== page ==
The Masterpiece case is about a Christian business owner making a business decision based on deeply-held religious beliefs. Although the Court ruled for Phillips, the “win” isn’t the precedent-setting decision I’d hoped to see.
http://championsofdestiny.com/slicing-the-masterpiece-cake-part-1/ AND http://championsofdestiny.com/slicing-the-masterpiece-cake-part-2/
Still… I conclude my 3-part blog with HOPE! I found it in the Concurring Opinion by Justice Thomas, with Justice Gorsuch.
The Court’s ruling centered on the obvious bias of the Colorado Civil Rights Commission against Phillips’ religious reasons for his decision-making… thus, denying his free exercise of religion.
Justice Thomas, on the other hand, made a compelling case why and how Phillips’ freedom of speech was also clearly violated. Although the Court did not rule on this, I am heartened that Thomas recognized this as another key issue.
Freedom of speech is at the heart of many similar cases moving through the judicial hierarchy. For those who want to also be encouraged, I recommend you read Thomas’ 8-page opinion for yourselves. https://www.supremecourt.gov/opinions/17pdf/16-111_j4el.pdf
“When a public accommodations law ‘has the effect of declaring… speech itself to be the public accommodation,’ the First Amendment applies with full force.” (Thomas, p.3)
“[This Court has] rejected the notion that governments can mandate ‘thoughts and statements acceptable to some groups, or, indeed, all people’ as the ‘antithesis of free speech.'” (p.3)
“Once a court concludes… conduct is expressive, the Constitution limits the government’s authority to restrict or compel it.” (p.5)
“The conduct… the Colorado [Appeals] Court ascribed to Phillips — creating and designing custom wedding cakes — is expressive… To [Phillips,] a wedding cake inherently communicates… ‘a wedding has occurred, a marriage has begun, and the couple should be celebrated.'” (p.6)
“Wedding cakes do, in fact, communicate this message… Although the cake is eventually eaten… its primary purpose [is]… to mark the beginning of a new marriage and… celebrate the couple.” (p.7)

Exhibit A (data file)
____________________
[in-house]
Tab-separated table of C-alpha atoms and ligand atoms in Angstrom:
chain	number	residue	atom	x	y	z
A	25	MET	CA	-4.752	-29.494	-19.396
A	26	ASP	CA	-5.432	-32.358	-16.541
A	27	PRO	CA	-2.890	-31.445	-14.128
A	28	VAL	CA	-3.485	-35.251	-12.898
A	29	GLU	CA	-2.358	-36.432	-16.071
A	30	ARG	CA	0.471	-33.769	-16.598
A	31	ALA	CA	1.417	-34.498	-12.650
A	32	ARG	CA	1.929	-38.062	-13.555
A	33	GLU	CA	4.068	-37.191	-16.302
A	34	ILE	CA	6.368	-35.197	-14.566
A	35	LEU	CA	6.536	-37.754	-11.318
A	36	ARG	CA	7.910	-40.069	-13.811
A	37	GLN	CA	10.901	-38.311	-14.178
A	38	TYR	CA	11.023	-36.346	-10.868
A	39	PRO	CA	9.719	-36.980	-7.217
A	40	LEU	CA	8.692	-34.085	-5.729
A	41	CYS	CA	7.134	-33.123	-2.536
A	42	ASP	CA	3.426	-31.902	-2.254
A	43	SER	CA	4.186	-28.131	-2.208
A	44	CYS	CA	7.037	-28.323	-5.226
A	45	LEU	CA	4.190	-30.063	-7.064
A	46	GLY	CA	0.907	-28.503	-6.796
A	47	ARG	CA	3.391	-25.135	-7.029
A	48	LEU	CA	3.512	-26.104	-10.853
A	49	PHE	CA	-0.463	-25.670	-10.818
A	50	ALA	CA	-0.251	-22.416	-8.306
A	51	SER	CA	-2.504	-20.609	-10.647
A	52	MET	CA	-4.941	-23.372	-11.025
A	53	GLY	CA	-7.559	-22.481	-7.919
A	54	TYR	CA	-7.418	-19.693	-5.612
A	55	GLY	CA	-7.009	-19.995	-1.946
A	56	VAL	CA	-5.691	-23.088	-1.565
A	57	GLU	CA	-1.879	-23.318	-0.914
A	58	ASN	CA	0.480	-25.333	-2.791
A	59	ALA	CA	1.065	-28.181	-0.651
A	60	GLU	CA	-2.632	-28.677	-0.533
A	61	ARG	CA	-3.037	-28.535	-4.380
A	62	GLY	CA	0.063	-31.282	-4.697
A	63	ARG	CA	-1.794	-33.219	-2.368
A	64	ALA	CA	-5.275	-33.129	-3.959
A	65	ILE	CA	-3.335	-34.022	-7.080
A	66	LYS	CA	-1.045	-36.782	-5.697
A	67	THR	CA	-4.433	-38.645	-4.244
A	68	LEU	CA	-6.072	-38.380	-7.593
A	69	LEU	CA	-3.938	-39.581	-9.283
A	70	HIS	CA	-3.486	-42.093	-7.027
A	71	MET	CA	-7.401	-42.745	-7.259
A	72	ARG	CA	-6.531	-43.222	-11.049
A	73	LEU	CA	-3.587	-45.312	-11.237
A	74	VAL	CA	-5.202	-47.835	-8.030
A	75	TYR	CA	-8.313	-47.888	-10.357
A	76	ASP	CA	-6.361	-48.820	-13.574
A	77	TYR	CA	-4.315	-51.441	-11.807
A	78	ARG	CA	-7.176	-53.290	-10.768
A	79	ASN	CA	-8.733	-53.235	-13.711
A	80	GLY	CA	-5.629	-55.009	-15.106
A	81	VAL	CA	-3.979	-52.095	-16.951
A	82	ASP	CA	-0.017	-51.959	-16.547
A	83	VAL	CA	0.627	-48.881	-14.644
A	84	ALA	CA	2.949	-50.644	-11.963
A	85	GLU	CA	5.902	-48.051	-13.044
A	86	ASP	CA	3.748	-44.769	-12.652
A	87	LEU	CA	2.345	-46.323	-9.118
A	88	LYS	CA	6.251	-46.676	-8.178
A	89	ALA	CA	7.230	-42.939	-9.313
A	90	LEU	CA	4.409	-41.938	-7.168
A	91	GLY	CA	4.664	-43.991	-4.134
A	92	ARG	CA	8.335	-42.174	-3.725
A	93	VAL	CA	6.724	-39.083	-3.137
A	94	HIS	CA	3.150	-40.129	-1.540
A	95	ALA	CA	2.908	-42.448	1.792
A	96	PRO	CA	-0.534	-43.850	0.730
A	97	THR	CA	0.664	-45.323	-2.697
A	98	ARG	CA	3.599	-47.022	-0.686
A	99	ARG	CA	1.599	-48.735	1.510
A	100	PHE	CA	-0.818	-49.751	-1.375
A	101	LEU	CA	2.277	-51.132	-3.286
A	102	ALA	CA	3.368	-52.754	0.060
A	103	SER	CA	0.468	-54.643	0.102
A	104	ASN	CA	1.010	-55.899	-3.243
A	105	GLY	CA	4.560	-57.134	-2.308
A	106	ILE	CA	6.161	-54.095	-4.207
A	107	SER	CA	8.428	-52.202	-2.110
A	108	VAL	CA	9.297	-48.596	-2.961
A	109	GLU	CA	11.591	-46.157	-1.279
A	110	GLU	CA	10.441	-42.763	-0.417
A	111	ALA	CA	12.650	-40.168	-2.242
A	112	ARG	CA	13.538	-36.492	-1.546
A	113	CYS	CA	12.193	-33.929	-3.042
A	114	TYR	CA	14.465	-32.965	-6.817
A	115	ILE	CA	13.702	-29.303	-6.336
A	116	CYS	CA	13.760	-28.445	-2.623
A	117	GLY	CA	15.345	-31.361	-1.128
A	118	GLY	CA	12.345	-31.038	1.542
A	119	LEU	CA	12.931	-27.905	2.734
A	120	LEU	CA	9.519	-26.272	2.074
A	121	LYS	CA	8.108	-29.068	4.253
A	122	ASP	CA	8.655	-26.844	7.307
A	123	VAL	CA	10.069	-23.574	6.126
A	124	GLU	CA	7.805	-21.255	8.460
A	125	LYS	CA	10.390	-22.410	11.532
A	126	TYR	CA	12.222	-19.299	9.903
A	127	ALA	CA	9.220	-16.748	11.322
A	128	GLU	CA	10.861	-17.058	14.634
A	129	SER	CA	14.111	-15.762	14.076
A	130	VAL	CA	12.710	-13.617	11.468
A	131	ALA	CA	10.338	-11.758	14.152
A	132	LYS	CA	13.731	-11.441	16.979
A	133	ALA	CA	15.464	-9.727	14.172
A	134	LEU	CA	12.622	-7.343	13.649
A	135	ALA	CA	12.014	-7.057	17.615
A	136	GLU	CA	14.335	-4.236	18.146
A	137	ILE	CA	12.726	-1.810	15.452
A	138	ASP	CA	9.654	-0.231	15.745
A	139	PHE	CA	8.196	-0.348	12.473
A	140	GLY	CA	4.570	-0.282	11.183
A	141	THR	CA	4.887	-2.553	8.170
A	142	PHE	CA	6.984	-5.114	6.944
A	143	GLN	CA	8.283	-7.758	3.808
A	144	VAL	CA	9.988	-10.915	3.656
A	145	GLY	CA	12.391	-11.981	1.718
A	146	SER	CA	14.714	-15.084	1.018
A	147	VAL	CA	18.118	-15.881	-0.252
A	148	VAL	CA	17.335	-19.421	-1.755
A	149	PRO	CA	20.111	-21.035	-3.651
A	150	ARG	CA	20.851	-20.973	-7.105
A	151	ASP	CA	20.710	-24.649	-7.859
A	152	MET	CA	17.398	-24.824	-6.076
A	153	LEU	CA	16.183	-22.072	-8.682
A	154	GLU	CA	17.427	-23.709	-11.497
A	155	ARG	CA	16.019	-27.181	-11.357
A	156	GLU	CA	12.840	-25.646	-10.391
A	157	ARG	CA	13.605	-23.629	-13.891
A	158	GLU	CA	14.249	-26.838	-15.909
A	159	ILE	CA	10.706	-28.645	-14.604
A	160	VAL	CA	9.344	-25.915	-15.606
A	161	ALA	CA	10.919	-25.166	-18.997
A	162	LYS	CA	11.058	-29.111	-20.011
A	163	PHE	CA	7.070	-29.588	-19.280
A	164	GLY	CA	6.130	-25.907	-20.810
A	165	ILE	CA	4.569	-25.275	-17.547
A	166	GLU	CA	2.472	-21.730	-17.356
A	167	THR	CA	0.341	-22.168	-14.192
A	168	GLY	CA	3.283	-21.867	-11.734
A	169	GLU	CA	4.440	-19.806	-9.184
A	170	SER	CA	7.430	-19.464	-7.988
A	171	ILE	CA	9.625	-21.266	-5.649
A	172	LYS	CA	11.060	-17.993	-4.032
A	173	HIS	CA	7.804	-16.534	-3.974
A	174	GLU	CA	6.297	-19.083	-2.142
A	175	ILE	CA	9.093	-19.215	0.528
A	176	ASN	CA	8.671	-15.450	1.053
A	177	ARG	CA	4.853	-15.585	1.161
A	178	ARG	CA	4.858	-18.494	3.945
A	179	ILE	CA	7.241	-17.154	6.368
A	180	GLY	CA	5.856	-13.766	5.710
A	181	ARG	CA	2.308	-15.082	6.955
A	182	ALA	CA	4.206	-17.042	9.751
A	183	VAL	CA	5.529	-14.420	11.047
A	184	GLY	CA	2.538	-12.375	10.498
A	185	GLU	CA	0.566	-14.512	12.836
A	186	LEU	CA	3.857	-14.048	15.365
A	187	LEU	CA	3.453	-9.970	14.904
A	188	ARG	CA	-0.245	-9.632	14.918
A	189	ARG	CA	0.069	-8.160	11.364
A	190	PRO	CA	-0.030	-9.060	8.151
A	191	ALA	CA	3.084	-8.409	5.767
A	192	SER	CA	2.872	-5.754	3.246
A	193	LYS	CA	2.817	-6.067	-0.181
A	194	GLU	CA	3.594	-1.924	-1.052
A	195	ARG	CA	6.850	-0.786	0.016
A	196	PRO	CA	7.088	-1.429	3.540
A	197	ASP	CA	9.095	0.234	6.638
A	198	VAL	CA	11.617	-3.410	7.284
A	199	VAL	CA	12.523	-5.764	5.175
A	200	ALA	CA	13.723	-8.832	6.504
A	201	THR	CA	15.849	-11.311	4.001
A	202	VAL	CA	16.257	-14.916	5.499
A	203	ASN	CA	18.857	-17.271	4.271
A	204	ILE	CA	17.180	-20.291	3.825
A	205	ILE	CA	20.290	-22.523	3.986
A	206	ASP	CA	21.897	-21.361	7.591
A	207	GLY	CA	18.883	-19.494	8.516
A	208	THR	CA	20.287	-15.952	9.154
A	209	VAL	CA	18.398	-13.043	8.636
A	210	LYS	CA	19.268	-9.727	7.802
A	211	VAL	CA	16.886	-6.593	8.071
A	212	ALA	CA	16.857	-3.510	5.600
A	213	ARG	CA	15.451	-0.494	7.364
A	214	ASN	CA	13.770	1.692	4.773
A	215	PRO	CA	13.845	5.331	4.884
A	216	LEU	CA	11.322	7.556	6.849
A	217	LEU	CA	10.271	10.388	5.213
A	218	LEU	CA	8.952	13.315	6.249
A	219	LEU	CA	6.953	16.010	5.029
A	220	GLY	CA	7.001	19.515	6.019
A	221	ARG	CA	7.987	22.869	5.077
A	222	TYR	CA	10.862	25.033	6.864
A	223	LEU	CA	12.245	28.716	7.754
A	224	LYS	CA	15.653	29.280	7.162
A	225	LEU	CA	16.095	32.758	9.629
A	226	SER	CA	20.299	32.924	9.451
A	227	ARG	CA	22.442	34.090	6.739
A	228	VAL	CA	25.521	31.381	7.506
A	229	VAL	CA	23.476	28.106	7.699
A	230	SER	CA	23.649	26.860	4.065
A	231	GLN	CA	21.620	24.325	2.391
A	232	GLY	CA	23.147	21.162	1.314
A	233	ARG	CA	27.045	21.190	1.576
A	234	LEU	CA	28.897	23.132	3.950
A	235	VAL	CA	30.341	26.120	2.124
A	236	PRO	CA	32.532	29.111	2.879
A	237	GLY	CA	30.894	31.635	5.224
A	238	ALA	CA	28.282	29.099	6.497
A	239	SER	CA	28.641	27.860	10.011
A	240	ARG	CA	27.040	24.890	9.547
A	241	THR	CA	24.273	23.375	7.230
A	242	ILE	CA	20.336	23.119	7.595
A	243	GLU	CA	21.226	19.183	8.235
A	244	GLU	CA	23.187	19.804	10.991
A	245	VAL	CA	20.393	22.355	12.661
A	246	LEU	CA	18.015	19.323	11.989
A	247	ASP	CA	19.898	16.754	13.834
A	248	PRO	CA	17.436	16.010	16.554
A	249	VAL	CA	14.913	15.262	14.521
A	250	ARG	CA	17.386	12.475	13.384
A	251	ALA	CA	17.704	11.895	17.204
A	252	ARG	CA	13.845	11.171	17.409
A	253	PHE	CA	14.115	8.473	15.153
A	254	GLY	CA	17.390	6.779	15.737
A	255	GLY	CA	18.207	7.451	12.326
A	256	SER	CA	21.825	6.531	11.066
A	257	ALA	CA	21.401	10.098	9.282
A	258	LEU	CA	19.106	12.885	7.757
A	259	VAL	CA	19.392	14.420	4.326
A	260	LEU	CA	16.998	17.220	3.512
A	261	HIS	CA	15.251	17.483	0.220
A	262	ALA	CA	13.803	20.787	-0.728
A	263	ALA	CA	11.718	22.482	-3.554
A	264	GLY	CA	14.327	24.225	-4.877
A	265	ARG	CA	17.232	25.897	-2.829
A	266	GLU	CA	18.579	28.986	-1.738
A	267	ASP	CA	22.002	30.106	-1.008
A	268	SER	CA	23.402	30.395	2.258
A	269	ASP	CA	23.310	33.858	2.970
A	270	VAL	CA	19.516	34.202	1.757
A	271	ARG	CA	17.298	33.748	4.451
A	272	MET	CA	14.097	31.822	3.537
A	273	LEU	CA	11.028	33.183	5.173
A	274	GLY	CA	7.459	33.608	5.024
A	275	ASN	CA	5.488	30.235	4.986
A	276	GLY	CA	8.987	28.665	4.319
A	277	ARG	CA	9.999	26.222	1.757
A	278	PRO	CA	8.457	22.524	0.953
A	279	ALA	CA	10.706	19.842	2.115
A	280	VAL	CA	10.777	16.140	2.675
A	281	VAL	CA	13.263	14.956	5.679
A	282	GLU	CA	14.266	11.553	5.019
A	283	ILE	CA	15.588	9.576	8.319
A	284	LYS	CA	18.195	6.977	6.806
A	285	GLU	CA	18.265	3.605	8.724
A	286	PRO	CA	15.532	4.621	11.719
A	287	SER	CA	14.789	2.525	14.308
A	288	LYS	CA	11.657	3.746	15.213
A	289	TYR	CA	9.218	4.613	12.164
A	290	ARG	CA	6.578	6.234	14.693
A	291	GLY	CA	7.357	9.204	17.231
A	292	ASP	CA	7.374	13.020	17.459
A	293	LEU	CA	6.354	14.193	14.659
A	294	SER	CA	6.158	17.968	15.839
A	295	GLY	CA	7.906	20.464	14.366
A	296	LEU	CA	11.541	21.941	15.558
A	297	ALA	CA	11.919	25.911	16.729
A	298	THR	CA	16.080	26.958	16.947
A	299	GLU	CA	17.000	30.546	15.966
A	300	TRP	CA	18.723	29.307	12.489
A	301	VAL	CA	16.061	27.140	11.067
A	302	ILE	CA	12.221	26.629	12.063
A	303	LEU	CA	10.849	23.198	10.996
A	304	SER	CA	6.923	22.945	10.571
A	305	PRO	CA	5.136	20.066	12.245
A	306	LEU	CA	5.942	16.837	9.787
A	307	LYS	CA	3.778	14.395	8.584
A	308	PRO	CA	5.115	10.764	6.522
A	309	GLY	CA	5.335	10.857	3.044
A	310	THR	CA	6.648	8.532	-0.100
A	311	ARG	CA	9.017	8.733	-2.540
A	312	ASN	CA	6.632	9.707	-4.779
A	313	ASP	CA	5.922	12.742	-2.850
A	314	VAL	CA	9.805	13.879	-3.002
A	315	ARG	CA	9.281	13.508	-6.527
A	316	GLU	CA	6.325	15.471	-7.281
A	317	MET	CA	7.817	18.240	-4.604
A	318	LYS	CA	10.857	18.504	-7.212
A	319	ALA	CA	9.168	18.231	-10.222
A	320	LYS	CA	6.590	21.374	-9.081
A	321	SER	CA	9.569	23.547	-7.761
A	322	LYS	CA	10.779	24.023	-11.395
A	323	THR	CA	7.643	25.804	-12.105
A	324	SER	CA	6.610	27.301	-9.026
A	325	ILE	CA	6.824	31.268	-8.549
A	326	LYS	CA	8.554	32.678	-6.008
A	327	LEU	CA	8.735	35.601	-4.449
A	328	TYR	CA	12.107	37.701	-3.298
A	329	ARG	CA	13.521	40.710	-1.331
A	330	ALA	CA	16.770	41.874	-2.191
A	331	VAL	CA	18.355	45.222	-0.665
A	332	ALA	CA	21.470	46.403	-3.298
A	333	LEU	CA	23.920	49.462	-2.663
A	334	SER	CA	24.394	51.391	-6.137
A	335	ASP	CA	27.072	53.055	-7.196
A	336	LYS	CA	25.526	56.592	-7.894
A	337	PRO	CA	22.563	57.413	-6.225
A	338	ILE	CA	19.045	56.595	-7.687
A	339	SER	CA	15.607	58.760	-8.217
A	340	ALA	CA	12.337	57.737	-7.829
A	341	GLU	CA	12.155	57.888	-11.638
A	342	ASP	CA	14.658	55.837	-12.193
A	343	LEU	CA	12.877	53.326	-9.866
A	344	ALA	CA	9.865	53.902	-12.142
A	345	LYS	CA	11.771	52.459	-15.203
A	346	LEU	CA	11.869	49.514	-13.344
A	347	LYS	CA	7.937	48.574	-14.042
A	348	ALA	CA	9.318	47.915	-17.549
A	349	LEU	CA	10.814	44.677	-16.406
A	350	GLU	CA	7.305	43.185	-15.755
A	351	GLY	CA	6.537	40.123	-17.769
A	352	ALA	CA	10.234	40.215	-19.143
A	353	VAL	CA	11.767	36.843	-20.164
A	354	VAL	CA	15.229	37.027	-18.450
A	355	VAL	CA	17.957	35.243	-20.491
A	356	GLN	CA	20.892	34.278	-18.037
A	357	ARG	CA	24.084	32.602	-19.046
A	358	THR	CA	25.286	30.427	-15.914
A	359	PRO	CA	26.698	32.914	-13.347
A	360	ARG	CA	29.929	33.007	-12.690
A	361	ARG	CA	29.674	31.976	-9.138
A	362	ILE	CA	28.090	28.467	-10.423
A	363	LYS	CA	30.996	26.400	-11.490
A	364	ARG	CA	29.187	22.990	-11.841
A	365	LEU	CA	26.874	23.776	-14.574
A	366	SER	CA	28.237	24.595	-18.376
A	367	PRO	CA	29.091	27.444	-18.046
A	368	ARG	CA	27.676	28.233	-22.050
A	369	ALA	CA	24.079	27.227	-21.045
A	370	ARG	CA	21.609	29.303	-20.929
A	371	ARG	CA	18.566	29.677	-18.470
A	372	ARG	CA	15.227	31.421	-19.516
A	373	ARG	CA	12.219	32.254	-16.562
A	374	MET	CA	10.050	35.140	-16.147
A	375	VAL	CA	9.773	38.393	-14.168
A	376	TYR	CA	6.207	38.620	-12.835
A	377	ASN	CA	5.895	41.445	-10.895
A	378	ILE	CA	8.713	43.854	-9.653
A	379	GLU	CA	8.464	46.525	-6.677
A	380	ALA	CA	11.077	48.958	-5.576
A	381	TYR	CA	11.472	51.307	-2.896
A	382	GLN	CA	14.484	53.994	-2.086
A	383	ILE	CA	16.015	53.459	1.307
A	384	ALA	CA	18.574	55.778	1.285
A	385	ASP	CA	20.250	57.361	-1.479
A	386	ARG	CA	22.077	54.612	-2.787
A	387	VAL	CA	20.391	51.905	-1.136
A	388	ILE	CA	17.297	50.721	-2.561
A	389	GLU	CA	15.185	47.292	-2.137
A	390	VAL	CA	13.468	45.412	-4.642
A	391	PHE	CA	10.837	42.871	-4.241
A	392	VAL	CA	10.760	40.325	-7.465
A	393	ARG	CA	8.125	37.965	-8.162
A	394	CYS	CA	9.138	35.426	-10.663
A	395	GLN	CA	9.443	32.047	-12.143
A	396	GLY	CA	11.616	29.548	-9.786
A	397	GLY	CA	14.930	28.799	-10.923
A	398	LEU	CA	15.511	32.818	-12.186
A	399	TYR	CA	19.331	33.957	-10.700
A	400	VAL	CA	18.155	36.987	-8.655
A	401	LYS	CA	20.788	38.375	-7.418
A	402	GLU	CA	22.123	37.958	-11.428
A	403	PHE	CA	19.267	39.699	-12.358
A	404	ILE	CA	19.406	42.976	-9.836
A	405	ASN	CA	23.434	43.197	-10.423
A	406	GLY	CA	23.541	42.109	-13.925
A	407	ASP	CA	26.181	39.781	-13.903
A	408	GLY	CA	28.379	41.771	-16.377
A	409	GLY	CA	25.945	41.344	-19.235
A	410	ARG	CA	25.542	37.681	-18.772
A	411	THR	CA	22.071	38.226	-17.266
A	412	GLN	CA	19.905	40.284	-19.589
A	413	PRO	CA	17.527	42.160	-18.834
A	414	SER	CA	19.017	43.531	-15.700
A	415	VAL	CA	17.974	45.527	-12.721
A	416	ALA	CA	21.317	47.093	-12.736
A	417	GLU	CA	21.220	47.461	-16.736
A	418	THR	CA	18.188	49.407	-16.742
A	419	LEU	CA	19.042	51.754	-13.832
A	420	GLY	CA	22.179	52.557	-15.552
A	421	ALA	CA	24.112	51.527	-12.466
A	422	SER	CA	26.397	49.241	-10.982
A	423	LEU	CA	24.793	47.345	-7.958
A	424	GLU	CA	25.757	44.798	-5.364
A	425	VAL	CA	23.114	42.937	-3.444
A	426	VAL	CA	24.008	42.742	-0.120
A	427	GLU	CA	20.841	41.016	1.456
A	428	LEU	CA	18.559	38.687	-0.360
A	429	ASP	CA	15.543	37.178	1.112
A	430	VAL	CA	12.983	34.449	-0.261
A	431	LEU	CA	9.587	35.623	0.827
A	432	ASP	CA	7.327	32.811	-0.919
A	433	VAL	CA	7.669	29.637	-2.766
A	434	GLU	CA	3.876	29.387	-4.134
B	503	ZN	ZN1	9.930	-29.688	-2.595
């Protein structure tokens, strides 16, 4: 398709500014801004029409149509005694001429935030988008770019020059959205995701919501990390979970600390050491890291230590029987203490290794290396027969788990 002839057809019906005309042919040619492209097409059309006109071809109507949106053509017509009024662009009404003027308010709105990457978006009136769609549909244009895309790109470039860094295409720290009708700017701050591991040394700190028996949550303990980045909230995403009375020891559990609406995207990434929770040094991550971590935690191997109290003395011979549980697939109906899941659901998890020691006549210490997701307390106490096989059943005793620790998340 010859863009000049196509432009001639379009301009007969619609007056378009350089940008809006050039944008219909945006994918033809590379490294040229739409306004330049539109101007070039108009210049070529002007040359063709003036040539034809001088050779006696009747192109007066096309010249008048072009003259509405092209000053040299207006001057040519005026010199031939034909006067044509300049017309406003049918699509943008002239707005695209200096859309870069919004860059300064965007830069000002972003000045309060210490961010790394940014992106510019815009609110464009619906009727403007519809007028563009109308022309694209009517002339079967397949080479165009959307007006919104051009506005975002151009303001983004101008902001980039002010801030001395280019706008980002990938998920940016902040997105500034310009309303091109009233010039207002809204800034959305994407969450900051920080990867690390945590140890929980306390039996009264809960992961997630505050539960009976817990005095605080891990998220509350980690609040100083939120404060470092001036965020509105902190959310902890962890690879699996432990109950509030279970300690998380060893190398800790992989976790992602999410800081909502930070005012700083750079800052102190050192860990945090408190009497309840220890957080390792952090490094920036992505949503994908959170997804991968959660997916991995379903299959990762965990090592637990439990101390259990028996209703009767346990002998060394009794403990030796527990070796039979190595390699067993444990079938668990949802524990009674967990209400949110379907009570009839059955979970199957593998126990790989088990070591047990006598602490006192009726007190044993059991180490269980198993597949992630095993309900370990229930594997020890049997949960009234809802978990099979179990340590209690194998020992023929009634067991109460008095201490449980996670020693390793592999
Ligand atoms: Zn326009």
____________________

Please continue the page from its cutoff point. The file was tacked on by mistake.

“A wedding cake needs no particular design or written words to communicate [this] basic message… by forcing [Phillips] to provide the cake, Colorado is requiring [him] to be ‘intimately connected’ with the couple’s speech, which is enough to implicate his First Amendment rights.” (p.7)
“According to the… respondents, Colorado can compel Phillips’ speech to prevent him from ‘denigrat[ing] the dignity’ of same-sex couples, ‘assert[ing] [their] inferiority,’ and subjecting them to ‘humiliation, frustration, and embarrassment.’ … These justifications are completely foreign to our free-speech jurisprudence.” (p.12)
“States cannot punish protected speech because some group finds it offensive, hurtful, stigmatic, unreasonable, or undignified…. A contrary rule would allow the government to stamp out virtually any speech at will. (‘After all, much political and religious speech might be perceived as offensive to some.’)” (p.12)
“The First Amendment gives individuals the right to disagree about the correctness of Obergefell [Supreme Court case legalizing same-sex marriage] and the morality of same-sex marriage… [Without]… freedom of speech… Obergefell [could be used] to ‘stamp out every vestige of dissent’ and ‘vilify Americans who are unwilling to assent to the new orthodoxy.'” (p.14)
What say you?
Please post your comments below.
Diana Furr, a.k.a. Abba’s Girl
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